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Human Self-Awareness Leads Us to Recognize Three Core Paradoxes or Absurd Features of the Human Condition

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Human self-awareness leads us to recognize three core paradoxes or absurd features of the human condition:

* The human imagination has no physical boundaries, but our bodies do. In our minds, we can instantly travel to the ends of the universe, the center of the earth, even the center of the sun. We can use our mental microscope to visualize germs, viruses, atoms, quarks. As soon as we detect something with any instrument, we can make images of it in our minds. We travel effortlessly in our thoughts. The boundless production of fiction literature is evidence of the creative powers of the human imagination. Yet physically we are bound to one specific, small planet, and due to the speed limit of the universe (speed of light), it appears that we are bound to a small neighborhood around this planet for the foreseeable future. This paradox is the physical frustration of the human condition.

* Human spirits can motivate the noblest and holiest thoughts, the most altruistic actions, the most beneficial generosities. But they can also produce the most horrible cruelties and violence against countless people, including suicide of the perpetrators. Our will effortlessly moves our thoughts one way and then another, untamed by moral law or conscience. Leaders can sway whole populations to do things -- benevolent or malevolent -- that individuals would never, on their own, have contemplated. How can these two extremes coexist in the same individual? We don't observe such extremes in other animals. They are exclusive to the human condition.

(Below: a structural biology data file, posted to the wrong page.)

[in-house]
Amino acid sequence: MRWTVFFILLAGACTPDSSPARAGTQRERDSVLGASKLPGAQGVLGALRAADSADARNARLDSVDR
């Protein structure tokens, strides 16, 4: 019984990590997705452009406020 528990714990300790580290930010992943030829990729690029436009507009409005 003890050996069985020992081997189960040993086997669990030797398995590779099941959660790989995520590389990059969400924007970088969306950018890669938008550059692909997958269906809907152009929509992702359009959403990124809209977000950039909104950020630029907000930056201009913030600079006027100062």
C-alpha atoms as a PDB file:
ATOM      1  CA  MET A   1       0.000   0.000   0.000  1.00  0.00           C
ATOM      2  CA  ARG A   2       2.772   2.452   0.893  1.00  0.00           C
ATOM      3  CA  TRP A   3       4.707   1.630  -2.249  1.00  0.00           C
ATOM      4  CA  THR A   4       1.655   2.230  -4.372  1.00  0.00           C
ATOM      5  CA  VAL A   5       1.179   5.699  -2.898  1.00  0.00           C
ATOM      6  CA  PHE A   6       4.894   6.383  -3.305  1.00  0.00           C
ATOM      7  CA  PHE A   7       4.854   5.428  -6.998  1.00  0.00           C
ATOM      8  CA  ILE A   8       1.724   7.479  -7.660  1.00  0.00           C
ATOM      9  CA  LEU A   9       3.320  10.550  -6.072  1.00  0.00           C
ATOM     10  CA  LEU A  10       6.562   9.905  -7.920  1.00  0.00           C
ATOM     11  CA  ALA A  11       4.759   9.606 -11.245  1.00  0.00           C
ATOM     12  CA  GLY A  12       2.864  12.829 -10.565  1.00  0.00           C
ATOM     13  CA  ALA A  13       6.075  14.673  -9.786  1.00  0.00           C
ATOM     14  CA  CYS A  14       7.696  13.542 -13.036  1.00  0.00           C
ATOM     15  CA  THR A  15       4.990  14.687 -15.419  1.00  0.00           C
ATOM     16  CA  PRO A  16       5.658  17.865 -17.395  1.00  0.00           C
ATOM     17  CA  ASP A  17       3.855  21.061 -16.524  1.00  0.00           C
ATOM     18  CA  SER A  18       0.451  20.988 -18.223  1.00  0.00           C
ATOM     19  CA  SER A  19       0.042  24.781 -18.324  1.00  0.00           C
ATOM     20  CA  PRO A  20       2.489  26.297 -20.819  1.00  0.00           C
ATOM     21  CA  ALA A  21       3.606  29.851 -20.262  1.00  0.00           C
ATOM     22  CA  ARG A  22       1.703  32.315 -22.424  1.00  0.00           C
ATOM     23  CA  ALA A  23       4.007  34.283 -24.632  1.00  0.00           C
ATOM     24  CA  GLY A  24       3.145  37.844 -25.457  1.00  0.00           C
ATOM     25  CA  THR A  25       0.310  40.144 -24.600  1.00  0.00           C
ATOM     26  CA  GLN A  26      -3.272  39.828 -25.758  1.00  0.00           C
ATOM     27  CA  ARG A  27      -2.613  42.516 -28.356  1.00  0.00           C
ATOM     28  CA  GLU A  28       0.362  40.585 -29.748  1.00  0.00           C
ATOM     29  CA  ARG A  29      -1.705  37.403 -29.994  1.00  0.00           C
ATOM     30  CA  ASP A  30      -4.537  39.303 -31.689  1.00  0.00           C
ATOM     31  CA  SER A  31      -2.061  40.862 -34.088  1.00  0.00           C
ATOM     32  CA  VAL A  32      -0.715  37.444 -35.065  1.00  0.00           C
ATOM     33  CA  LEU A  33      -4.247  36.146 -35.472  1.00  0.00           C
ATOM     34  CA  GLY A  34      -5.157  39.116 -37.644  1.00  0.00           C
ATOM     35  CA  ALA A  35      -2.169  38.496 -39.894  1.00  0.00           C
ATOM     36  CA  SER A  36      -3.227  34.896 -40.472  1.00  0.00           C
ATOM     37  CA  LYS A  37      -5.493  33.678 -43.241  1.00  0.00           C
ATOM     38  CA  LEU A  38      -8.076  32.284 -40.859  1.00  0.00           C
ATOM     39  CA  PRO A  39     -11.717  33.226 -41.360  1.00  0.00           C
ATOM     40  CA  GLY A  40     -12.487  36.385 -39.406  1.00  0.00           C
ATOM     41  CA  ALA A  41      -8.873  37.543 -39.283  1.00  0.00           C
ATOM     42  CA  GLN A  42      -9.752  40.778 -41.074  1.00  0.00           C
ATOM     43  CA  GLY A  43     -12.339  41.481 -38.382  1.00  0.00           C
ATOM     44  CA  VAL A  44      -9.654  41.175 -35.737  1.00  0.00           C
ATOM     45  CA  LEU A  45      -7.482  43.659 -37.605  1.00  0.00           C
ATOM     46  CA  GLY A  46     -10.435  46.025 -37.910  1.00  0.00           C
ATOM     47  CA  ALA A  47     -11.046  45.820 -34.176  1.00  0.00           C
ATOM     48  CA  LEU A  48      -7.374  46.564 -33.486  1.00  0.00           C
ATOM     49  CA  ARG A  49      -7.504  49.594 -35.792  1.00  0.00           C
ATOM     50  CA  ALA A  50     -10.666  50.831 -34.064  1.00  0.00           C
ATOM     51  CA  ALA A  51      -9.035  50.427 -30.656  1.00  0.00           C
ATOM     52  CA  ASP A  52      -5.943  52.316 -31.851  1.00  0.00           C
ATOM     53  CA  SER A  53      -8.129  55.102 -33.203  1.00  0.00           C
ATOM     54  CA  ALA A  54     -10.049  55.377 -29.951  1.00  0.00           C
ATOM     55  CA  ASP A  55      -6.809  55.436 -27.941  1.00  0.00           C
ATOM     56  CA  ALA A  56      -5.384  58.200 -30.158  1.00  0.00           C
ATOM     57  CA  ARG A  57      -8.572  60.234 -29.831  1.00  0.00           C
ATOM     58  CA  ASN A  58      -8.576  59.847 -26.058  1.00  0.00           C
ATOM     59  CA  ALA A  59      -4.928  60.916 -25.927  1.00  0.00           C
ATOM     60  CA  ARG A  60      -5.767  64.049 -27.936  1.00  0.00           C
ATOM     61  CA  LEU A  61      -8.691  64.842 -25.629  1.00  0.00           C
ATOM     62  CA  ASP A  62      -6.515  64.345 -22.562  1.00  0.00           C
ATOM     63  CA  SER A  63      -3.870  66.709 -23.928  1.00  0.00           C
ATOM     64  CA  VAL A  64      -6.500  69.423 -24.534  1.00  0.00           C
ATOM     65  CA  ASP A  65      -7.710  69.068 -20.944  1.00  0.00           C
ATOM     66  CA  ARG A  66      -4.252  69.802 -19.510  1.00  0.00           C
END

* Human actions and our very lives are motivated by hope -- that we can make a difference, that we can learn and grow and build and make things better. Yet physically speaking we know that we are mortal, we are made of dust, and we will return to dust. Despite this realization, hope springs eternal. Without hope, as Albert Camus said, the only serious philosophical question is why we should not commit suicide. Hope gets us up in the morning, and drives us forward every day. By extension, we hope for eternal life beyond the grave -- God, heaven, paradise -- because otherwise our existential situation has no meaning. These aspirations -- for hope, meaning, significance, purpose, identity, peace, happiness, beauty, love -- are all aspects of human spirituality.

These paradoxes present universal, inescapable questions about life. Whenever any



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